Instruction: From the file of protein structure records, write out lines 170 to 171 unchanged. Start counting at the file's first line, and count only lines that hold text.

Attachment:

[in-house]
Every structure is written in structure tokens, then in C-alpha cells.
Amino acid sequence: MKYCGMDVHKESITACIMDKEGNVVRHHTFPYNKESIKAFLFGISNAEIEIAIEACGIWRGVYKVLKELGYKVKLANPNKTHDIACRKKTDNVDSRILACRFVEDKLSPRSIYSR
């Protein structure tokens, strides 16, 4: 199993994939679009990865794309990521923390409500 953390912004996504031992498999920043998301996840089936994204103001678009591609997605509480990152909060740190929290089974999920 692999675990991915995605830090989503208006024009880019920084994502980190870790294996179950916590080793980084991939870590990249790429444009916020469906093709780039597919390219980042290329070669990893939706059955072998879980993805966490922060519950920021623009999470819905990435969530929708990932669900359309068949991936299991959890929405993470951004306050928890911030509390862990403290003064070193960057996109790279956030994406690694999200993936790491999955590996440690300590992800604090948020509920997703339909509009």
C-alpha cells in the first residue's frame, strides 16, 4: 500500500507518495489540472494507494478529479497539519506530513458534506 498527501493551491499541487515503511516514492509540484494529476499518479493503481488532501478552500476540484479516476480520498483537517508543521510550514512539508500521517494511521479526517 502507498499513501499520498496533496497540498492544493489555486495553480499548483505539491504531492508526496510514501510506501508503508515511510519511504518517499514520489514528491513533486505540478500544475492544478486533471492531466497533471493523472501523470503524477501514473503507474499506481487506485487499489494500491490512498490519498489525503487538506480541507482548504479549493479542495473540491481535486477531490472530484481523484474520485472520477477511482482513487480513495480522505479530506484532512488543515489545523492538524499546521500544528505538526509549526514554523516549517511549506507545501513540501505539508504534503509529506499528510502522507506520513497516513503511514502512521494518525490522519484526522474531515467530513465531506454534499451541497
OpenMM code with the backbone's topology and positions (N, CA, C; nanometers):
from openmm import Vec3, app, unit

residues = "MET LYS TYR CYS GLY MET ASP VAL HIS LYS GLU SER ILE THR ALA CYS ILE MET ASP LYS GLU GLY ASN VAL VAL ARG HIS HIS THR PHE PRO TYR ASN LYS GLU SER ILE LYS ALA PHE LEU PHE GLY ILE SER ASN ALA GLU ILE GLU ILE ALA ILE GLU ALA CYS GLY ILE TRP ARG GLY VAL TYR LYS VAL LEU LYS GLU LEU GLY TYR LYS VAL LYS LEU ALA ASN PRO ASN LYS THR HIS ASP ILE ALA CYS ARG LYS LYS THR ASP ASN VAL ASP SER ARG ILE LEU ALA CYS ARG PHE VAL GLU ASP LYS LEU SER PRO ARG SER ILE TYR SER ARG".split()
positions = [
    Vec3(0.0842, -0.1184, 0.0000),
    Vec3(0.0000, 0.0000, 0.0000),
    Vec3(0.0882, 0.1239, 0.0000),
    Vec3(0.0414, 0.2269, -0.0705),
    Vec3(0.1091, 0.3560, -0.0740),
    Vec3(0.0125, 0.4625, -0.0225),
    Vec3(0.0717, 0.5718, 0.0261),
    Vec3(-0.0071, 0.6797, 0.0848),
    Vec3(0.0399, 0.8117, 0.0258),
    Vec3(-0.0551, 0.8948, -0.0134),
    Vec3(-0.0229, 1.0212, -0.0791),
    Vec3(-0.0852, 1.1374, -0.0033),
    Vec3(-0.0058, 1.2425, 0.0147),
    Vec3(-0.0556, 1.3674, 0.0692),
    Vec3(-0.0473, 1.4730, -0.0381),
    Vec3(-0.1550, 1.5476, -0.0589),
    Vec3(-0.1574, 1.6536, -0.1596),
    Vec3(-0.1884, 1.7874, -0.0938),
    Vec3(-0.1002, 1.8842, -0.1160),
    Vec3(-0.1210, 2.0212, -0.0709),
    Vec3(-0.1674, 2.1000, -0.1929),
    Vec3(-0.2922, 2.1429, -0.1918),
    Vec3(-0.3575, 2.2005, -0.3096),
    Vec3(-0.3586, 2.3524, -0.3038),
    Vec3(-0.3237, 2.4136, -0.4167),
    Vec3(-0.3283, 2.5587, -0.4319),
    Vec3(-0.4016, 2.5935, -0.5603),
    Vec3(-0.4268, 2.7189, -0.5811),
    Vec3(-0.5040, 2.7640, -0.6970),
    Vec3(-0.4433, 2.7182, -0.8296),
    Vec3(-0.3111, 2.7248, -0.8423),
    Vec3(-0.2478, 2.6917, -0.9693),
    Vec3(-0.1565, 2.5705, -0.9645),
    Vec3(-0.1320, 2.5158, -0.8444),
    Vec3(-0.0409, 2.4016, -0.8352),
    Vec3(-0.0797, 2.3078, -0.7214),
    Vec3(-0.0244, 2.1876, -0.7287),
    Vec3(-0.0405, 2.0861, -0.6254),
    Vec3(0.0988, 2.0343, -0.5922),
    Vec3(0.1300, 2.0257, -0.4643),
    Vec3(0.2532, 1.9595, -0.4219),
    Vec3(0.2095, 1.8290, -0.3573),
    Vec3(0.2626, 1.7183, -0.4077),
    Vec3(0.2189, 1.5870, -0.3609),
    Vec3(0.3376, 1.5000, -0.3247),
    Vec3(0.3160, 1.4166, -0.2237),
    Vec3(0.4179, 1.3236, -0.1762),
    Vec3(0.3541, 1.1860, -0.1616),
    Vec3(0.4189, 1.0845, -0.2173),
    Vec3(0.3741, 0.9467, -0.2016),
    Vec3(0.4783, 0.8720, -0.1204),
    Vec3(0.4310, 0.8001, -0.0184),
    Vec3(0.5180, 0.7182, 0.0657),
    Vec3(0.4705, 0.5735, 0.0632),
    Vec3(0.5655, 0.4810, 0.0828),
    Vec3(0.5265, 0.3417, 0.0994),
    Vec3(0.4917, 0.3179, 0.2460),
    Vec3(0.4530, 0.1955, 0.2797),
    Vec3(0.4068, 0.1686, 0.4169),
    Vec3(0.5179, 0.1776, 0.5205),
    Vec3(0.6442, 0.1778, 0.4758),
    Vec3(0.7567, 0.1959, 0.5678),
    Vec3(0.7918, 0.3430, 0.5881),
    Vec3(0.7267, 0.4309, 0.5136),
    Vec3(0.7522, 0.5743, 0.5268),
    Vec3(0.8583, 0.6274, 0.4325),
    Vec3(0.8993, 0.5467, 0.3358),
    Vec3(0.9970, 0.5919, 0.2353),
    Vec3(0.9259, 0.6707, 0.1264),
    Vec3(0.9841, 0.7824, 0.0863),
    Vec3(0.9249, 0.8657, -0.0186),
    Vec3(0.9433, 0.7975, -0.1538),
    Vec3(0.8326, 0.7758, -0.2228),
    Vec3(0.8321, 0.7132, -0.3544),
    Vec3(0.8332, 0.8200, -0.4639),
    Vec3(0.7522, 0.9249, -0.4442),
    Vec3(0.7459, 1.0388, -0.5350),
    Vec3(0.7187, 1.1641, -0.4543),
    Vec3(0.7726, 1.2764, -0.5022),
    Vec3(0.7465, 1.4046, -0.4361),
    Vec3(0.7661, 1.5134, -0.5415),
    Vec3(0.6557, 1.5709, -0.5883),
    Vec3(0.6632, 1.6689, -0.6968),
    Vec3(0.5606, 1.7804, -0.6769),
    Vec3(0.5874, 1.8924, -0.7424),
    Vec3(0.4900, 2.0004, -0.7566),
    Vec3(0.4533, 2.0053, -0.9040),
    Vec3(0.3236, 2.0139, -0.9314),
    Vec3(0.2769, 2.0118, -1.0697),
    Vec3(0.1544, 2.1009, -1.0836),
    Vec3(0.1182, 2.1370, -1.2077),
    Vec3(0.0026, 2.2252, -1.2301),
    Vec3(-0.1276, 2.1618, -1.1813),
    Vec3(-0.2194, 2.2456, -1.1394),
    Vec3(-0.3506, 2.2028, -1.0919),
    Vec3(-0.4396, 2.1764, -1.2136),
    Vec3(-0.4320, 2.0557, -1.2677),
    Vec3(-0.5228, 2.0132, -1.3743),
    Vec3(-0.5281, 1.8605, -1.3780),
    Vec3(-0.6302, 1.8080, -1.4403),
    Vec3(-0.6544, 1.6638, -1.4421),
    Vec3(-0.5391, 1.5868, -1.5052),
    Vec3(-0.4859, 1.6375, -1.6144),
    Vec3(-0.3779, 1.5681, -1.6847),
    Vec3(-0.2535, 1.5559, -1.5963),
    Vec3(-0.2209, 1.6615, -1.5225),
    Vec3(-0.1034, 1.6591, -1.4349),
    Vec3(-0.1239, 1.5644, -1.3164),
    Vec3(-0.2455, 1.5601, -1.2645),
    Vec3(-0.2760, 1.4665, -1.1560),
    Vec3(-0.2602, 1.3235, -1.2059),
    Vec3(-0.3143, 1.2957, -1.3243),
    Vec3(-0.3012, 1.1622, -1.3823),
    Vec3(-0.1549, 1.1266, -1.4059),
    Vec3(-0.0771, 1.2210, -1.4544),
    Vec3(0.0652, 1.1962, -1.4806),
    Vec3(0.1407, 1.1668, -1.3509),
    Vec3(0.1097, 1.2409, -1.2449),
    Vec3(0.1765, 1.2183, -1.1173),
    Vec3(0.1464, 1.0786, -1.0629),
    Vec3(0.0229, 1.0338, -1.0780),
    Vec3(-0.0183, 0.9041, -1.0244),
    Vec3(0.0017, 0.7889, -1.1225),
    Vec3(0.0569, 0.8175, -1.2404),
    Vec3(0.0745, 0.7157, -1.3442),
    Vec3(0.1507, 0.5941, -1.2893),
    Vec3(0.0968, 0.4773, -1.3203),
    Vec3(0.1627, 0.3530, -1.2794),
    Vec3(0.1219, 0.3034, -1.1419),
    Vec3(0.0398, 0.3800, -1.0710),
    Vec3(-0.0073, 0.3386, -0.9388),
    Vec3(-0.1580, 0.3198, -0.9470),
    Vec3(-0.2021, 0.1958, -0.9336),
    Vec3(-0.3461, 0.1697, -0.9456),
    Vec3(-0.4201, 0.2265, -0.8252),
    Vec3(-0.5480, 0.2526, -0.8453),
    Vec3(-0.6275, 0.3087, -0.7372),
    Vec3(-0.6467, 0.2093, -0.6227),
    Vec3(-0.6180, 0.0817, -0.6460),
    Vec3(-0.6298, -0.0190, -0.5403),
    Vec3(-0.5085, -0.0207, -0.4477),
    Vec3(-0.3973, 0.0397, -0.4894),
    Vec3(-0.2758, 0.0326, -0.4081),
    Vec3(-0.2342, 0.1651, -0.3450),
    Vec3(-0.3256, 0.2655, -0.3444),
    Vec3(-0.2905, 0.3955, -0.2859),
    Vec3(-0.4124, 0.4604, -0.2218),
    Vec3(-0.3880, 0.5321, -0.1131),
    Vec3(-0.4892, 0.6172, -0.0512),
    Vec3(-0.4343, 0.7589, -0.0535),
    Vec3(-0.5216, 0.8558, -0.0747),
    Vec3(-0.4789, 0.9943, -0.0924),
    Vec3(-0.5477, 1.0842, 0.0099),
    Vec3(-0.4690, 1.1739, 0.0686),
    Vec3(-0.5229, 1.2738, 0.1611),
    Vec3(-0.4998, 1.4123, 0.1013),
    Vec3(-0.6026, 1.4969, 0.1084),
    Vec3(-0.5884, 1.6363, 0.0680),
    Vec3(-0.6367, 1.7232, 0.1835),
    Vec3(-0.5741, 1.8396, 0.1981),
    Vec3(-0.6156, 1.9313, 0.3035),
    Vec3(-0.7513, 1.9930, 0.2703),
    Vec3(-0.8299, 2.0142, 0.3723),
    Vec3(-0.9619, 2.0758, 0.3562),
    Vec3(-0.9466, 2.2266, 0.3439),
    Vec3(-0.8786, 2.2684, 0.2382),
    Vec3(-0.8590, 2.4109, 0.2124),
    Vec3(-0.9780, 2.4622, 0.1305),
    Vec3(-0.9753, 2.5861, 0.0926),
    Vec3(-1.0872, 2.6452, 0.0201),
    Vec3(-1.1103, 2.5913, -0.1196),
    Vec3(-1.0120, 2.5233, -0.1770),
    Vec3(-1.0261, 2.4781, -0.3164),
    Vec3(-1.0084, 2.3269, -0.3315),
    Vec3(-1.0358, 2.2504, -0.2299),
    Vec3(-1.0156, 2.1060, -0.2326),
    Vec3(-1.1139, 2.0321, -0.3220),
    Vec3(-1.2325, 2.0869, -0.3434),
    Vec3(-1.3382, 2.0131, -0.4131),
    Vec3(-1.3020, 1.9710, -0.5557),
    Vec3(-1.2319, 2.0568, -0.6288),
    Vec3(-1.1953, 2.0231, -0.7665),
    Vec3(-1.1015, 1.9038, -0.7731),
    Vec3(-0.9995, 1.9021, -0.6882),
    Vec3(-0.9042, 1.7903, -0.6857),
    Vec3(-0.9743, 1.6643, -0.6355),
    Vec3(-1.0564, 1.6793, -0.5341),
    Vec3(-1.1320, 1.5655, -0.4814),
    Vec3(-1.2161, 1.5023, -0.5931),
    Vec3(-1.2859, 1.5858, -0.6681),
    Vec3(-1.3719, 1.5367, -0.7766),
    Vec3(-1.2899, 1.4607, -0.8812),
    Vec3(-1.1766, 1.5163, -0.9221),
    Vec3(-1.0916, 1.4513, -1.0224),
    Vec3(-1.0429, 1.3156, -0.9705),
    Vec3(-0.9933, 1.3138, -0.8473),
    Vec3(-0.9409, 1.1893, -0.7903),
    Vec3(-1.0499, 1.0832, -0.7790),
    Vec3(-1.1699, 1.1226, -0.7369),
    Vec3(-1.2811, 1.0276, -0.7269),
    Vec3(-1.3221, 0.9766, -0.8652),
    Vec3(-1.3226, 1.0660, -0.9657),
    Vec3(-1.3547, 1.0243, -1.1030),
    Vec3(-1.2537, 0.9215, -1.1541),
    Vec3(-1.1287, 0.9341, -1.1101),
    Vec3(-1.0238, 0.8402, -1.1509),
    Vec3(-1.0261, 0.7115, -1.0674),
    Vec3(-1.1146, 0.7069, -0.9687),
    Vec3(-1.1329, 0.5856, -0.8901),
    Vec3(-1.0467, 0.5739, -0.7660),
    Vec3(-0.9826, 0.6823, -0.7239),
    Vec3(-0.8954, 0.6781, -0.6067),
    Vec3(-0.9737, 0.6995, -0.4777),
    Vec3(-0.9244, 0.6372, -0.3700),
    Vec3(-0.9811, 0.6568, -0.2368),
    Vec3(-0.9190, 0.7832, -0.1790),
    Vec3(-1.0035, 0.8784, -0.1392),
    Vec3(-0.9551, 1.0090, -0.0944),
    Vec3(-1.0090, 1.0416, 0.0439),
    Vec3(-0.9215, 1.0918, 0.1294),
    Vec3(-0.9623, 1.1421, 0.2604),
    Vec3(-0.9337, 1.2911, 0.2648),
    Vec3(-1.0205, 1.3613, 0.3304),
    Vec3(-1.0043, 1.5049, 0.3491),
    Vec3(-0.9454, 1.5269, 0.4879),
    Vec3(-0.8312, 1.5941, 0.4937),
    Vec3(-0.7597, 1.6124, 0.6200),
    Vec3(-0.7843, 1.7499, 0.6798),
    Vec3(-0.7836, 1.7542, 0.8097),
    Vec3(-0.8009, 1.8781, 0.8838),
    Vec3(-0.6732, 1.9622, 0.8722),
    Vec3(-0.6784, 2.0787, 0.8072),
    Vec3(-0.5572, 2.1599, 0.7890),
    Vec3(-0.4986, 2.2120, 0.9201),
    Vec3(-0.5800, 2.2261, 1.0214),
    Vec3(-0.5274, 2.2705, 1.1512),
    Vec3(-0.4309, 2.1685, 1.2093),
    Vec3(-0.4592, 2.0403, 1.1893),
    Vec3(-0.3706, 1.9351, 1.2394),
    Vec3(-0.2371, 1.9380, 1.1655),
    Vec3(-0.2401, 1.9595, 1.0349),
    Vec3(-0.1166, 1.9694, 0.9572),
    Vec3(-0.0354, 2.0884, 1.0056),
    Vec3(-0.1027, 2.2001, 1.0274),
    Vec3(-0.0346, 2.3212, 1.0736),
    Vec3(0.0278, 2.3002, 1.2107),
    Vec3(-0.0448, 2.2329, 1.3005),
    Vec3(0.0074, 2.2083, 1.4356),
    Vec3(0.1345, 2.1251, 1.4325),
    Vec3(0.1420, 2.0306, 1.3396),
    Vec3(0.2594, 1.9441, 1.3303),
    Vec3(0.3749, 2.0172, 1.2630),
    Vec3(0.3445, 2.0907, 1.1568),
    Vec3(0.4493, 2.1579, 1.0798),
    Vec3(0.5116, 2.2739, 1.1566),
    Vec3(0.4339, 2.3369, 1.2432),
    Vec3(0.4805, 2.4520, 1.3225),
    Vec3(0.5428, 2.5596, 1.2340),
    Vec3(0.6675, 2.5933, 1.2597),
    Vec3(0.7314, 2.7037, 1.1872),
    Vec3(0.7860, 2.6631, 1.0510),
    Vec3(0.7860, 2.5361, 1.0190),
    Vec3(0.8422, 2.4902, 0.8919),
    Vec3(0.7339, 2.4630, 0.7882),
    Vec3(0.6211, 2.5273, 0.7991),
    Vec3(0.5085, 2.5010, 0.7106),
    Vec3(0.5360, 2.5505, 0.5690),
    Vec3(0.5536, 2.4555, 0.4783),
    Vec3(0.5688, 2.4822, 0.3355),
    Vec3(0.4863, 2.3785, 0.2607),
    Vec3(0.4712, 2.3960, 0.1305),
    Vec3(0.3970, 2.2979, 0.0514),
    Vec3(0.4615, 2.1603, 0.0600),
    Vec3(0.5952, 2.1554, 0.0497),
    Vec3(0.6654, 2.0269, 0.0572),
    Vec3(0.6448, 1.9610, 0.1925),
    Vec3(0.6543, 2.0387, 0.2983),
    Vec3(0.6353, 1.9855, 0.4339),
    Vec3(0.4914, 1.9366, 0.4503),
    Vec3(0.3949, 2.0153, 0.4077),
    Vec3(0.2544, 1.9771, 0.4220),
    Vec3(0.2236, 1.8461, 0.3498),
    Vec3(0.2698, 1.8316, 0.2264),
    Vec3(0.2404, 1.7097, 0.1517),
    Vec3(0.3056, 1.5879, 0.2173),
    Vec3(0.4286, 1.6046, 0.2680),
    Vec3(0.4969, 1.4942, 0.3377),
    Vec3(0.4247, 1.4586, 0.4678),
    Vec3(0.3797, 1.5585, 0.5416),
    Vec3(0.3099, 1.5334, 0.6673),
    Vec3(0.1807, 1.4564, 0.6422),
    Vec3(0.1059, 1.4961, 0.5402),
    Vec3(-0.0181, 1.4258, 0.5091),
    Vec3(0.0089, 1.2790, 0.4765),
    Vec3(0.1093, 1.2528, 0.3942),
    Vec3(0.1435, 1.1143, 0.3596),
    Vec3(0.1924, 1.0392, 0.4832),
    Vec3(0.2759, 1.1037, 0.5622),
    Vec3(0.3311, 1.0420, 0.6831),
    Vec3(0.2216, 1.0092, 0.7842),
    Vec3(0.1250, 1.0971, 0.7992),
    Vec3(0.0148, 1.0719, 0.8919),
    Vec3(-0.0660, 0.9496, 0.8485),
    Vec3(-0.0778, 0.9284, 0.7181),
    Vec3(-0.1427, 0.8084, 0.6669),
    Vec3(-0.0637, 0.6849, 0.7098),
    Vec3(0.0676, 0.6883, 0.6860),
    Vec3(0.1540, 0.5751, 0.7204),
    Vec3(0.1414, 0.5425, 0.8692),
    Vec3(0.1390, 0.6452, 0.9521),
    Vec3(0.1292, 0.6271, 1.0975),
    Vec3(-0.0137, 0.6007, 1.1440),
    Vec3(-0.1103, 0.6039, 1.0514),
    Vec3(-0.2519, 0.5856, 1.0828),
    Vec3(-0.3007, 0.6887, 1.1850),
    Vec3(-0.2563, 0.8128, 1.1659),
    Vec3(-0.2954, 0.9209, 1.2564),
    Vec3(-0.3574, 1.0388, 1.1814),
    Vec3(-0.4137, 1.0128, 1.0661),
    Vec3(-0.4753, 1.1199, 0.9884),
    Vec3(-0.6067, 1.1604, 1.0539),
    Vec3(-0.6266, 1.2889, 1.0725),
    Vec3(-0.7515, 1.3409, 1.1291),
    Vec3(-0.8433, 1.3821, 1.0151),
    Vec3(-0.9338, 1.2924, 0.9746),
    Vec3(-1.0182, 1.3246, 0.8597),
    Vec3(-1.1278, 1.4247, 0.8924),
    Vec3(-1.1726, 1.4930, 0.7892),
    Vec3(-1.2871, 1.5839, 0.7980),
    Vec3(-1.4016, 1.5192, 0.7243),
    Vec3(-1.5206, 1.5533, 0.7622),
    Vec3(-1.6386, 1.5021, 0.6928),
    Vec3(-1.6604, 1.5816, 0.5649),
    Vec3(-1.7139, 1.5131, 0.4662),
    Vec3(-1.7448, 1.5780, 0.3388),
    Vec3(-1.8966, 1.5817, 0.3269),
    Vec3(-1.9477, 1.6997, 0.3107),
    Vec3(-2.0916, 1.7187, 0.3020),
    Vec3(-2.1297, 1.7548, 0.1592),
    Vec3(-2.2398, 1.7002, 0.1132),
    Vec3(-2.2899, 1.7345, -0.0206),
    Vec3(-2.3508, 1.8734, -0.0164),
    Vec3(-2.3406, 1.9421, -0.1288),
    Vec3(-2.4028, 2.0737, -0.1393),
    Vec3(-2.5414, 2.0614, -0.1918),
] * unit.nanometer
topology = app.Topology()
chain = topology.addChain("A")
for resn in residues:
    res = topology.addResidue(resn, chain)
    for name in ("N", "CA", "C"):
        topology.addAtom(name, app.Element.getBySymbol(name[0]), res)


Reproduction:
    Vec3(-0.6156, 1.9313, 0.3035),
    Vec3(-0.7513, 1.9930, 0.2703),